Maybe in the past, James would have. But not this year. He's reached a different level, one that no one has been able to compete with, whether he is completely healthy or not. He knows more is expected of him, and he is delivering every single night.
"His leg would probably have to fall off for him to miss a game," Bosh said.
James tweaked his knee in the third quarter against New York on Sunday when he landed awkwardly while chasing down a lob pass. That didn't stop him from scoring 12 points and swatting Tyson Chandler in the fourth quarter to lead the Heat to their first win of the season over the Knicks, an important victory for the defending champions to assert themselves in the Eastern Conference.
His knee was examined once the team arrived in Minnesota and no serious damage was found. The Timberwolves had a faint glimmer of hope when James was nowhere to be found when the Heat took the floor about 15 minutes before tipoff. But he came jogging out a few minutes later, then continued his recent pregame routine of throwing down monster dunks to get that knee loosened up and ready to roll.
"My knee responded well from that fall yesterday," James said. "I'm blessed. It's nothing really, a little jam when I landed on the floor."
The dunking display kept right on going after the opening tip. Without big Nikola Pekovic (abdominal strain) roaming the paint, the Heat relentlessly attacked the rim. Their first seven field goals came on dunks or layups, as did 15 of their 20 buckets in the first half.
The Wolves made a mini-run, pulling to 76-70 before the Barea-Allen confrontation, and the Heat pulled away after that.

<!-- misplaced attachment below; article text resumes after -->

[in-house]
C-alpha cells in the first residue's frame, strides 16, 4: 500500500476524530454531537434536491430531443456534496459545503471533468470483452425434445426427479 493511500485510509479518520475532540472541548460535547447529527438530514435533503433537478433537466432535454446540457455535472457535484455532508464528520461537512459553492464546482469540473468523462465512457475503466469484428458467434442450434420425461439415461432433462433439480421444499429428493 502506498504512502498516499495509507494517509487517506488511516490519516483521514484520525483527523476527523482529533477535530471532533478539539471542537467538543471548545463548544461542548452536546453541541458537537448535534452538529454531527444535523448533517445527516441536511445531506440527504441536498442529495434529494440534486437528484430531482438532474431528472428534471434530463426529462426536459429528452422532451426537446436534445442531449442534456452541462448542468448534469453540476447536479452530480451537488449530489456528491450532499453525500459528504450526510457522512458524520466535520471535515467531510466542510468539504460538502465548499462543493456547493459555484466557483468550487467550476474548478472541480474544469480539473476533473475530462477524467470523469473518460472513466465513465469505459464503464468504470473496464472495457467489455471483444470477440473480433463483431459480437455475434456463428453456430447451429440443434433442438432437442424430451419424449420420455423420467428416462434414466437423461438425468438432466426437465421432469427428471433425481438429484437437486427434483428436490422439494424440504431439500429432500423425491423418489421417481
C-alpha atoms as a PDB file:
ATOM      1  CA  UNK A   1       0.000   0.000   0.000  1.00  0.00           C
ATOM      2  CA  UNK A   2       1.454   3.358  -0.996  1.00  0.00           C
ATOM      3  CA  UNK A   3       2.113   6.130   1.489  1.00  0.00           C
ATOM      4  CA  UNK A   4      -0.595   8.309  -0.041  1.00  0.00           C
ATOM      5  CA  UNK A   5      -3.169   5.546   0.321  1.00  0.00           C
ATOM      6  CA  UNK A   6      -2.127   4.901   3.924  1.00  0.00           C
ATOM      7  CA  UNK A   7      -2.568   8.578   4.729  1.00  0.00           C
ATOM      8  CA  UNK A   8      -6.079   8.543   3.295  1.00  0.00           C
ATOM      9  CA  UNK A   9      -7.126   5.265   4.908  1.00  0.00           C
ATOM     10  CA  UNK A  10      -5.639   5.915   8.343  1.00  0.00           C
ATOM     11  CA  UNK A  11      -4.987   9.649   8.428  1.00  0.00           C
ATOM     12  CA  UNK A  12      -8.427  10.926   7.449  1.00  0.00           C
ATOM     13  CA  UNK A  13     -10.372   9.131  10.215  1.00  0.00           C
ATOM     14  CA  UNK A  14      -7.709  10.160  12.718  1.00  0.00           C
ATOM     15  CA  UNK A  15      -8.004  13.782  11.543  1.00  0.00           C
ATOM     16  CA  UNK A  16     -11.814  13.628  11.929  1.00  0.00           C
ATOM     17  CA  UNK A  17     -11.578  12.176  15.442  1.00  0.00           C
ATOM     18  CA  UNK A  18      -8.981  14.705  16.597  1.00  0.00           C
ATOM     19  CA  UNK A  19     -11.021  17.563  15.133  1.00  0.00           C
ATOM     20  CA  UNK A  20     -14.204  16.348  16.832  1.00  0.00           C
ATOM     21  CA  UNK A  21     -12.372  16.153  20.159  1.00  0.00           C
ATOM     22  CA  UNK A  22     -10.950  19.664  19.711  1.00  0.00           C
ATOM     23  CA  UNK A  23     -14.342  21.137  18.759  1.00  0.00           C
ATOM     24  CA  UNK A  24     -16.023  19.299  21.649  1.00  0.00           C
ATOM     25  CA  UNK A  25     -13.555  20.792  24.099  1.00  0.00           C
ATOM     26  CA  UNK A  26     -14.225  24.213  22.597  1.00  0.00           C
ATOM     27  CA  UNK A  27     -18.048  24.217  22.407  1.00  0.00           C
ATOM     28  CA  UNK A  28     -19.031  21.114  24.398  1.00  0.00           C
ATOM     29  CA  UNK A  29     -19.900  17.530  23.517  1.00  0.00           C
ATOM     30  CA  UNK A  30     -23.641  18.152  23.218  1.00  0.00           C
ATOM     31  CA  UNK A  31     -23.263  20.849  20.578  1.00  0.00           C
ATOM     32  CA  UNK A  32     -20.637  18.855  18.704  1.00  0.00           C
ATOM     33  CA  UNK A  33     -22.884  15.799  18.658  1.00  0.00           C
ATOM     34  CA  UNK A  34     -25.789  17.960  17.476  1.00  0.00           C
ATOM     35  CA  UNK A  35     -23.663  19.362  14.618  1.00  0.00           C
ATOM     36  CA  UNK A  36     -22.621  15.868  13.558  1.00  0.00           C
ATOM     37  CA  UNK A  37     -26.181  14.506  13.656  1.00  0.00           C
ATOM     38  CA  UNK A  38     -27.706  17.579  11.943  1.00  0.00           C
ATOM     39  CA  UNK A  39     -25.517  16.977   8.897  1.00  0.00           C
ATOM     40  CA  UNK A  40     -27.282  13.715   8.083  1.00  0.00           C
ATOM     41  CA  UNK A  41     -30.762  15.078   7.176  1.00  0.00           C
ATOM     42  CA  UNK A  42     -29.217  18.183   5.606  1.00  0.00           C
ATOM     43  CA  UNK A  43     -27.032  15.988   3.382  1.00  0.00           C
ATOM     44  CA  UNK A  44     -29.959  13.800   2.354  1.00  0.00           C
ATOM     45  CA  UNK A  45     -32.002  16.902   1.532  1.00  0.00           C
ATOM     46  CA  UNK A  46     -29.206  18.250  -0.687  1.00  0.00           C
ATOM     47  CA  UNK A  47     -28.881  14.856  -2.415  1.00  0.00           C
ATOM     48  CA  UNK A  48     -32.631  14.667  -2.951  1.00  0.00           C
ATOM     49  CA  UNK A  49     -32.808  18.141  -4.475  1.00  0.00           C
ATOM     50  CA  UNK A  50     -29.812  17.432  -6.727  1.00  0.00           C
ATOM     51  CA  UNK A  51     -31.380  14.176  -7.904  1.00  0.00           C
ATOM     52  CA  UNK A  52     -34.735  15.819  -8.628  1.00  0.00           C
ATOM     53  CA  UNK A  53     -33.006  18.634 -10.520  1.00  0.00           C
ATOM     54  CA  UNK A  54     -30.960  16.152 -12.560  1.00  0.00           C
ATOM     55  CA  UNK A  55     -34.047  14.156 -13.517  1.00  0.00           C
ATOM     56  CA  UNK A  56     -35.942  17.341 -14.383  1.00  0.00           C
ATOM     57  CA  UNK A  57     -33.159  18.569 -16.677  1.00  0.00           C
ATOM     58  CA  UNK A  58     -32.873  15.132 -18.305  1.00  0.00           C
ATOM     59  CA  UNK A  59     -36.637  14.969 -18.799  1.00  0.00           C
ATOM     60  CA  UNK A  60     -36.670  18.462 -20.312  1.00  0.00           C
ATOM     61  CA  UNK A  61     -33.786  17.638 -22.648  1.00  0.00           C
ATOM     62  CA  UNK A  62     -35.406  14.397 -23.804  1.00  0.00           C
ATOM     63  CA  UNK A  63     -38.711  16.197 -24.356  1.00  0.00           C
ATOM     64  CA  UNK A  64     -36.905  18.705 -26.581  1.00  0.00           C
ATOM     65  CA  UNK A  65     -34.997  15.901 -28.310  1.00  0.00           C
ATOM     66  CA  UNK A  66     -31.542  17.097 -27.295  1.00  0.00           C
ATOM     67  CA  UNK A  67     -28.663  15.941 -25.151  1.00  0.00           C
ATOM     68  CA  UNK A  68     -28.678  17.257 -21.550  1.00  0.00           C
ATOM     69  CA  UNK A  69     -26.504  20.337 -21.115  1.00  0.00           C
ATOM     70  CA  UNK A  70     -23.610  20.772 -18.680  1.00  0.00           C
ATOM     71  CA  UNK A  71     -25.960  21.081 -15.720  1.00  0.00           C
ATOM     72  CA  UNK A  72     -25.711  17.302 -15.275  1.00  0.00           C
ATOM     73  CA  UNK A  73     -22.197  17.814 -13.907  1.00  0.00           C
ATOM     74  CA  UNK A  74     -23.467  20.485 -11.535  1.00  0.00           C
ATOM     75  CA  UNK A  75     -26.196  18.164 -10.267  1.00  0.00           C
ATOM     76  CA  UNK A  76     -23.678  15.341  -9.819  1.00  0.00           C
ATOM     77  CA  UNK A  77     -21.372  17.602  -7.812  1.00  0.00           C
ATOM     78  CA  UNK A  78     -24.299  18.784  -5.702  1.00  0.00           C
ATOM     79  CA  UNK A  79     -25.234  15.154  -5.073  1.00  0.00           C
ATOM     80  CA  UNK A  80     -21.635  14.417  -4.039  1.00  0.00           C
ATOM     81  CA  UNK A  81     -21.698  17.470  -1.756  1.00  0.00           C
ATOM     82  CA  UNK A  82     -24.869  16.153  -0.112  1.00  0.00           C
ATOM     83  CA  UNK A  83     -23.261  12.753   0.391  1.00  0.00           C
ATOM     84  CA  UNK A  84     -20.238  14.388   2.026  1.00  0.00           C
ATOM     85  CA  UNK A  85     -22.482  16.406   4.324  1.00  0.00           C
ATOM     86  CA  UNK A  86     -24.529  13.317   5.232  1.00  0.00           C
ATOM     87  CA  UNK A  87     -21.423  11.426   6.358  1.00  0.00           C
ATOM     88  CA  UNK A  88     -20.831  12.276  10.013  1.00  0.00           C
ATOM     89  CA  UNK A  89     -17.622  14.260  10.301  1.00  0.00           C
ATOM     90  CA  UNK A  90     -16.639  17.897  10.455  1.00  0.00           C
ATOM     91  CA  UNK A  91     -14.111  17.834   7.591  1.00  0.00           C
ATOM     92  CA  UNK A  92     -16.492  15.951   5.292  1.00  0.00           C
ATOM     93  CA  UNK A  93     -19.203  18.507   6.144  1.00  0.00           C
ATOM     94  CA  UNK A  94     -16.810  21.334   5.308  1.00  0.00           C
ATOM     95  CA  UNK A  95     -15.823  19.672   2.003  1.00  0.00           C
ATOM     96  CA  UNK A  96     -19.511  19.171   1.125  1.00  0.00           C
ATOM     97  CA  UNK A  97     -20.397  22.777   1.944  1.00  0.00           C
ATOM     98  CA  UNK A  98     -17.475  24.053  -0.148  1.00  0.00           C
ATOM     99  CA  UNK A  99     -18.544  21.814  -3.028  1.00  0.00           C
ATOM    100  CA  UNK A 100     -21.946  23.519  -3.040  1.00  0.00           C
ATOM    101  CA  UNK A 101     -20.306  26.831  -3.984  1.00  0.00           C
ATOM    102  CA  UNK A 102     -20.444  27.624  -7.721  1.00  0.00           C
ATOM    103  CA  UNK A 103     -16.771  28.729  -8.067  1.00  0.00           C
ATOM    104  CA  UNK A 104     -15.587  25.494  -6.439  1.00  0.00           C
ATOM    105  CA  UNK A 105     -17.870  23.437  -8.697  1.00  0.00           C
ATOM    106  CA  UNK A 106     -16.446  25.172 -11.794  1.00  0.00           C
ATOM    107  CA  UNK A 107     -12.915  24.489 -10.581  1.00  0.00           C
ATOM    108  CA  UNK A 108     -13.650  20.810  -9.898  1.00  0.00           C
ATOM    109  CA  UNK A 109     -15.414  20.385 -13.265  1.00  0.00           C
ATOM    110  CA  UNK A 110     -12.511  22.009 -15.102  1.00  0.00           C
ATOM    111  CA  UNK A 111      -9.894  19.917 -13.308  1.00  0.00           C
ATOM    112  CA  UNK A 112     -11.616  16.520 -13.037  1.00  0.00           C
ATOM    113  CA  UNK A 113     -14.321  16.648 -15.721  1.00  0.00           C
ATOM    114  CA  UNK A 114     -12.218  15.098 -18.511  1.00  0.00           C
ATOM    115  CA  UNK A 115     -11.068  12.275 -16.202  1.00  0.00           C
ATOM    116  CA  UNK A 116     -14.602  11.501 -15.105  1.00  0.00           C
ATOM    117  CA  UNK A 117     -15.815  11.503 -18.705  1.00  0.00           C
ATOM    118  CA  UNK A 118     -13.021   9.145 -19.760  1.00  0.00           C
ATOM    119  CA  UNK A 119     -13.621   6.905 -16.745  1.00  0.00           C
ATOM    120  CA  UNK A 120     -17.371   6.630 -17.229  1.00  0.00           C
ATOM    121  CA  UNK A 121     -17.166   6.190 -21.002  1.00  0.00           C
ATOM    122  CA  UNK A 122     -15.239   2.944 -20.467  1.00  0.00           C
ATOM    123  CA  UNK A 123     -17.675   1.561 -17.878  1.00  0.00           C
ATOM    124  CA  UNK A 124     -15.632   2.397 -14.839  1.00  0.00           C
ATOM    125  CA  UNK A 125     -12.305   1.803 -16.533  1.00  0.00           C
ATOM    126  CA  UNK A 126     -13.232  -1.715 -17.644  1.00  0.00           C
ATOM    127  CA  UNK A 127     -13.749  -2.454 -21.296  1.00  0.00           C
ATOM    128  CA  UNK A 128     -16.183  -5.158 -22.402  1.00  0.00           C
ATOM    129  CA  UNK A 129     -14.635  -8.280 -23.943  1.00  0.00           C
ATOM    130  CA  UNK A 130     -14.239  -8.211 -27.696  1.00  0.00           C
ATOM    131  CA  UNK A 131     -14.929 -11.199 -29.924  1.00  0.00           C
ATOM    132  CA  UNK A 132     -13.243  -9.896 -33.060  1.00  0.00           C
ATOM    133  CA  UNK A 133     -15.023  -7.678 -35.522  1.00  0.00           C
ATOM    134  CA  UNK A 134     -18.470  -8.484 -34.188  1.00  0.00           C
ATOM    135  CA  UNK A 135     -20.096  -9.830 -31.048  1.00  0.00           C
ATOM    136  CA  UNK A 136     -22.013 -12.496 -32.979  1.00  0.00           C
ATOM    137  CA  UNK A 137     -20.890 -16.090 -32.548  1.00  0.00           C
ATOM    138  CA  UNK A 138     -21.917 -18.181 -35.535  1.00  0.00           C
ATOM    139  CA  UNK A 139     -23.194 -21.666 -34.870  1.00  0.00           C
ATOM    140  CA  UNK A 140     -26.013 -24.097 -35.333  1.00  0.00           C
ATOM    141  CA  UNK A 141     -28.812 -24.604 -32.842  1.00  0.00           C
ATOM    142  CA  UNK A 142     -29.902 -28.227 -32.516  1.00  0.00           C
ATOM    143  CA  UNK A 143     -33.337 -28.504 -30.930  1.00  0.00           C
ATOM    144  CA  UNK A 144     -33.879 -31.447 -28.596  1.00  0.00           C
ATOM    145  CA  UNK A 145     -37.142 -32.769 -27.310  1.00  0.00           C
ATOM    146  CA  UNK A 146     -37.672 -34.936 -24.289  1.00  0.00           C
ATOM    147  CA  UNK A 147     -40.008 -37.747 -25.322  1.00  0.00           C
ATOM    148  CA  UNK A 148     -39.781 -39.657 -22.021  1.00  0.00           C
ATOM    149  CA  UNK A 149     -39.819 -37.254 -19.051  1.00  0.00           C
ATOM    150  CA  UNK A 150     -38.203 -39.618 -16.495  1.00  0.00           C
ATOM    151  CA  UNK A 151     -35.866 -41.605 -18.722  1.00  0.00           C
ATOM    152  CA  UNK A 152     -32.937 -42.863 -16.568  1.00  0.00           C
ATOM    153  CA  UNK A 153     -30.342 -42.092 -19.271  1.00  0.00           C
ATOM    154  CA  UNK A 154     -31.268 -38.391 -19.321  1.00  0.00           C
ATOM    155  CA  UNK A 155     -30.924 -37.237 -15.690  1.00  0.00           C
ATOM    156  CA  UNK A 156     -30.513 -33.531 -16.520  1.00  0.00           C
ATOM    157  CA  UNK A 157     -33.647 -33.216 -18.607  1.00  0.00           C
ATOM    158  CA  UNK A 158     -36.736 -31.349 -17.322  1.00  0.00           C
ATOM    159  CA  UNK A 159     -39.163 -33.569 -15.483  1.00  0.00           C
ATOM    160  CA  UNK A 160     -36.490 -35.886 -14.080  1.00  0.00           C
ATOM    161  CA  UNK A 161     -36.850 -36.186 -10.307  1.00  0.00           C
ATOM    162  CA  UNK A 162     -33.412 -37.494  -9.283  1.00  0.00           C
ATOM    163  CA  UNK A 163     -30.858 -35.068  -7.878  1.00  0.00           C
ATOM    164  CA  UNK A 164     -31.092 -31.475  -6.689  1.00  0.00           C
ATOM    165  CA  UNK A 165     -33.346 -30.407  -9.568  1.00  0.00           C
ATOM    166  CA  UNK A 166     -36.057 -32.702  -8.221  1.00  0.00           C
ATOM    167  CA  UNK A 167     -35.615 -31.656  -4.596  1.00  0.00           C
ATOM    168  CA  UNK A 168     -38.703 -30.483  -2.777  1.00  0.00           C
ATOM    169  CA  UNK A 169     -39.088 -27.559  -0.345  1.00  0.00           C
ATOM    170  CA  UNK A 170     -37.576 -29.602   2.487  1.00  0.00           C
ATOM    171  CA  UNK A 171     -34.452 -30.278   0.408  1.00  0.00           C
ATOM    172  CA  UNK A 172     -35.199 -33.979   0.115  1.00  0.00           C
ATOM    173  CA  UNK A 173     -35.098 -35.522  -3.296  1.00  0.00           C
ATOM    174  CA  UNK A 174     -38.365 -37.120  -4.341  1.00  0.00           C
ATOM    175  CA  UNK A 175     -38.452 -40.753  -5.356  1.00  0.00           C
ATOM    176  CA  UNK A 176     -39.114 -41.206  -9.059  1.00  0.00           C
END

It's not as if the Heat have been feasting on cupcakes during their record streak. They've taken down the Clippers, Lakers, Rockets, Thunder, Bulls, Grizzlies and Knicks, almost all of them in convincing fashion.
The message is being delivered. This is their time. This is LeBron's league.
You want the title? Come and get it.
The Timberwolves were also missing F Andrei Kirilenko (calf) for the third straight game. ... The Heat turned the ball over 24 times and were just 5 for 21 from 3-point range. ... Heat C Chris Andersen sparked the team in the second quarter and finished with six points and seven boards. ... Heat F Shane Battier played under Adelman in Houston. "One of my favorite players I've ever had," Adelman said. ... Baltimore Ravens LB Terrell Suggs, who started high school in St. Paul, sat courtside for the game wearing a Heat cap.
The San Antonio Spurs were in rare form in their demolition of the Oklahoma City Thunder on Saturday, but they refuse to rest on their Game 1 showing.
A disappointing 32-point loss for Oklahoma City in Game 1 of its series with San Antonio leaves the Thunder searching for answers.
When asked how he felt after Game 1 against the Spurs, Kevin Durant simply responds "I'm not telling you." When prodded a little more, he adds that they just need to move on to the next matchup instead of focusing on this one.